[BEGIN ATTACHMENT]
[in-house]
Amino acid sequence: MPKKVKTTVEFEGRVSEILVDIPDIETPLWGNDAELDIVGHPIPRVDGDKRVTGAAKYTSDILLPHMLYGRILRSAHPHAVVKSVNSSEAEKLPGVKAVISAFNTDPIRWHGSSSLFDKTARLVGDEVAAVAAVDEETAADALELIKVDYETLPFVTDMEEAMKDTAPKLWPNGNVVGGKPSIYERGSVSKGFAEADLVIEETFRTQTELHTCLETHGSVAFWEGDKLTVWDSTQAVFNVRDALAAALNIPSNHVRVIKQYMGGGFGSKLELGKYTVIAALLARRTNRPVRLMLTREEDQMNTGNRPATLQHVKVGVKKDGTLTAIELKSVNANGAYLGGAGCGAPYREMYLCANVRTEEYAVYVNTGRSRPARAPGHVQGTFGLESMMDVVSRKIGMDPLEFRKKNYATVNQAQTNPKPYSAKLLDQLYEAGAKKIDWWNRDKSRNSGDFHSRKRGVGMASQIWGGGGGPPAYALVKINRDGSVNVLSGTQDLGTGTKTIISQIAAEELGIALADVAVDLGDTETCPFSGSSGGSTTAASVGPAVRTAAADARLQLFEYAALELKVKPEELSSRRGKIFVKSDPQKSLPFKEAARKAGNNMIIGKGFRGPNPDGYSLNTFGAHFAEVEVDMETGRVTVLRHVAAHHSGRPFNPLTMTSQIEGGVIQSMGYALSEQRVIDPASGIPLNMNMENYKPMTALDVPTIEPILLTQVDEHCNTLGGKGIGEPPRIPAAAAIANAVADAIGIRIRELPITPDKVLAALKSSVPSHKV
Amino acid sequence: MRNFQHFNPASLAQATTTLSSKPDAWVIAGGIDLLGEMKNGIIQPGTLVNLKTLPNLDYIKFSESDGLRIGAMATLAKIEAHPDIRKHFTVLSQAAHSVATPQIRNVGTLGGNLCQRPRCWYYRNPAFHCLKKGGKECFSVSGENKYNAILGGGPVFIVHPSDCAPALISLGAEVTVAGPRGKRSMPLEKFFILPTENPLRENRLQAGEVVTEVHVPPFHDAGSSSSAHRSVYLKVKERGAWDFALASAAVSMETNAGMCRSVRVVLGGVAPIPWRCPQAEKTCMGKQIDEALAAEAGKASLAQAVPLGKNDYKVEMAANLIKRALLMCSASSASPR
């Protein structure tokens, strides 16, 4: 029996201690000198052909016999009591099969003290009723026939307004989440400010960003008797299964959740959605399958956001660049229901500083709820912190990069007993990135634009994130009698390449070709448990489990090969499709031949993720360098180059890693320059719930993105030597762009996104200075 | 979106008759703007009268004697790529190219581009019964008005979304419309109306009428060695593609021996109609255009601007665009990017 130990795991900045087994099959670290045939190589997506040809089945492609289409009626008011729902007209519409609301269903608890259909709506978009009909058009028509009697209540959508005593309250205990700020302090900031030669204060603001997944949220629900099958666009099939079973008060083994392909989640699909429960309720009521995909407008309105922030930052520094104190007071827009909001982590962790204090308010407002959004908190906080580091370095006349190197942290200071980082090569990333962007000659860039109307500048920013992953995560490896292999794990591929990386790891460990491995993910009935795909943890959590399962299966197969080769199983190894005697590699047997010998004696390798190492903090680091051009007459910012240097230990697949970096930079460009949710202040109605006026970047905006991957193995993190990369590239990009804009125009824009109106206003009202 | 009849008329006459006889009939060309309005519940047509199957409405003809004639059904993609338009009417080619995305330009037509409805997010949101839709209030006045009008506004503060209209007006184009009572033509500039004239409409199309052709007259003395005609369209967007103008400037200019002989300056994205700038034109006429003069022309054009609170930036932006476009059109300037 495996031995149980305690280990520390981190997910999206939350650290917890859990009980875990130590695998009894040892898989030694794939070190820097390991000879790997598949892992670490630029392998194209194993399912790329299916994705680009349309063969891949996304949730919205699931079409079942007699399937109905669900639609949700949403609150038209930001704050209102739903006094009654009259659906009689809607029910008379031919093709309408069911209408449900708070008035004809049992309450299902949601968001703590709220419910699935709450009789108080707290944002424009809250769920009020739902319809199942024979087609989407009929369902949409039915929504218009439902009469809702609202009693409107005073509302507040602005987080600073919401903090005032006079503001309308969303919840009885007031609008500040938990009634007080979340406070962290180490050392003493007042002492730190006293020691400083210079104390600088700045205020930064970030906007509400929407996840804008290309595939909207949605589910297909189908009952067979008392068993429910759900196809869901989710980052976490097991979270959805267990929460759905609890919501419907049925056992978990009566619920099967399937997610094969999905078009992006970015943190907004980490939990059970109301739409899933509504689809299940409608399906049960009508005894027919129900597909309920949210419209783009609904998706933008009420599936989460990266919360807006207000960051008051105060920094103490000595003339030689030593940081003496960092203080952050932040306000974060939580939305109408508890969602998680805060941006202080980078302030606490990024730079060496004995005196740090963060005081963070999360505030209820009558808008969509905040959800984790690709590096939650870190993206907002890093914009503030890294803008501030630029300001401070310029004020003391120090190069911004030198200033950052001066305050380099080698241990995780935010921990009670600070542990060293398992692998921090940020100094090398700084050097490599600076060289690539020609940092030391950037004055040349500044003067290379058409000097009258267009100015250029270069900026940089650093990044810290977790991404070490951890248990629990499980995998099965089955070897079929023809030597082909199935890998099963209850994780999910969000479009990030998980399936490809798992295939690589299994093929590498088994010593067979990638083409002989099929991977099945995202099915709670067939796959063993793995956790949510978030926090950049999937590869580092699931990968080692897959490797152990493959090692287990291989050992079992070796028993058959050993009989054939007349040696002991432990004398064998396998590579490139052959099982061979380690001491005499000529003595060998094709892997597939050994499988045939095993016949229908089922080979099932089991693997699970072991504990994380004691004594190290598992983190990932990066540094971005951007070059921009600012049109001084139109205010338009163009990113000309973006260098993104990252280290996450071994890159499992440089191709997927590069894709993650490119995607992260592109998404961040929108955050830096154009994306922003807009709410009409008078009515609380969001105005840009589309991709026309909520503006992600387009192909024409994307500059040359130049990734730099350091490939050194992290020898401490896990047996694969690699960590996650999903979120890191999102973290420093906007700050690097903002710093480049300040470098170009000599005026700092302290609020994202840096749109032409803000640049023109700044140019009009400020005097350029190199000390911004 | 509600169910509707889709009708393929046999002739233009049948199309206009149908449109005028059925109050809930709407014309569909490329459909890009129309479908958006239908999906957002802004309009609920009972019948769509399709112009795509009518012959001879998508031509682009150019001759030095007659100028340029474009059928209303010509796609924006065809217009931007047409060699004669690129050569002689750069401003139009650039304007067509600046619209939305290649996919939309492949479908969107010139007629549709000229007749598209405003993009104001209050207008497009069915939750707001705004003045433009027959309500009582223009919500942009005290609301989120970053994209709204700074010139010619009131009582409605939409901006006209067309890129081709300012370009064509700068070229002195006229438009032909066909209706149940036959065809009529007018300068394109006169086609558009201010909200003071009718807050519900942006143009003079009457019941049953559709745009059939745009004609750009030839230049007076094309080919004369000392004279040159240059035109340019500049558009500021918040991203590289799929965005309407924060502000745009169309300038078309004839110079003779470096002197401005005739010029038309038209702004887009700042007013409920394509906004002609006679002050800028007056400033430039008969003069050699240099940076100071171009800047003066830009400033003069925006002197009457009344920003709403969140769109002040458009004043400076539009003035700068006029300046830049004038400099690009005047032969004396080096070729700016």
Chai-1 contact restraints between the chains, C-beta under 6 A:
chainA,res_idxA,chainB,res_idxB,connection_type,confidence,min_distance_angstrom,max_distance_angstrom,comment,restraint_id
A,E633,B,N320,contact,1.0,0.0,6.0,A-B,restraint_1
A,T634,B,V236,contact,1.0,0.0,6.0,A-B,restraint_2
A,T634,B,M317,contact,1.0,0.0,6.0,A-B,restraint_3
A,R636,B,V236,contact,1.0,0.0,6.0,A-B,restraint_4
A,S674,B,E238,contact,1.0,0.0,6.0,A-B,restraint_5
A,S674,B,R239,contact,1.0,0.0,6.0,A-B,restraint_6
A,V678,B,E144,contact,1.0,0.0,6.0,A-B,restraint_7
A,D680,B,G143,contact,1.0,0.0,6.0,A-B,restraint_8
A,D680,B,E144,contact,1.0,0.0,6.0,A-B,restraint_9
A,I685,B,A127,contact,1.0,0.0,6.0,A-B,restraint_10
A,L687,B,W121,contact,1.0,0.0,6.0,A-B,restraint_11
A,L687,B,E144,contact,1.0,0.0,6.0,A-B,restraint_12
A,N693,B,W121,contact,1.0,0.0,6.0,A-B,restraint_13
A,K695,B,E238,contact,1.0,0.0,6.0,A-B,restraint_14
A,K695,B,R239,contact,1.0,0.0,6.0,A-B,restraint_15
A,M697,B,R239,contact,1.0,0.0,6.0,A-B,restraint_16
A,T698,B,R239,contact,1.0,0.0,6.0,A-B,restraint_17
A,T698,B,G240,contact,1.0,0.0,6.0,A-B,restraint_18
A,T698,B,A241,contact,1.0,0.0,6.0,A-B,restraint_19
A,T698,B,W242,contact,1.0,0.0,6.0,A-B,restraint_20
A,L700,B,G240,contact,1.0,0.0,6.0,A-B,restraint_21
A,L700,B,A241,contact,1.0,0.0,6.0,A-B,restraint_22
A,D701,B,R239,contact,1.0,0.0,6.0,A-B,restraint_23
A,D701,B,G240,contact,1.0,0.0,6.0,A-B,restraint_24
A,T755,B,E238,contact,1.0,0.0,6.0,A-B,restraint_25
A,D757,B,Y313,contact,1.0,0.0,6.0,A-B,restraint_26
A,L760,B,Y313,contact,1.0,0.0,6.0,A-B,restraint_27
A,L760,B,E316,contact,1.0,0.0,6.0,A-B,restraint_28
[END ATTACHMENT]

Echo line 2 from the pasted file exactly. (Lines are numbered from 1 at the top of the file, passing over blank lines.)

Amino acid sequence: MPKKVKTTVEFEGRVSEILVDIPDIETPLWGNDAELDIVGHPIPRVDGDKRVTGAAKYTSDILLPHMLYGRILRSAHPHAVVKSVNSSEAEKLPGVKAVISAFNTDPIRWHGSSSLFDKTARLVGDEVAAVAAVDEETAADALELIKVDYETLPFVTDMEEAMKDTAPKLWPNGNVVGGKPSIYERGSVSKGFAEADLVIEETFRTQTELHTCLETHGSVAFWEGDKLTVWDSTQAVFNVRDALAAALNIPSNHVRVIKQYMGGGFGSKLELGKYTVIAALLARRTNRPVRLMLTREEDQMNTGNRPATLQHVKVGVKKDGTLTAIELKSVNANGAYLGGAGCGAPYREMYLCANVRTEEYAVYVNTGRSRPARAPGHVQGTFGLESMMDVVSRKIGMDPLEFRKKNYATVNQAQTNPKPYSAKLLDQLYEAGAKKIDWWNRDKSRNSGDFHSRKRGVGMASQIWGGGGGPPAYALVKINRDGSVNVLSGTQDLGTGTKTIISQIAAEELGIALADVAVDLGDTETCPFSGSSGGSTTAASVGPAVRTAAADARLQLFEYAALELKVKPEELSSRRGKIFVKSDPQKSLPFKEAARKAGNNMIIGKGFRGPNPDGYSLNTFGAHFAEVEVDMETGRVTVLRHVAAHHSGRPFNPLTMTSQIEGGVIQSMGYALSEQRVIDPASGIPLNMNMENYKPMTALDVPTIEPILLTQVDEHCNTLGGKGIGEPPRIPAAAAIANAVADAIGIRIRELPITPDKVLAALKSSVPSHKV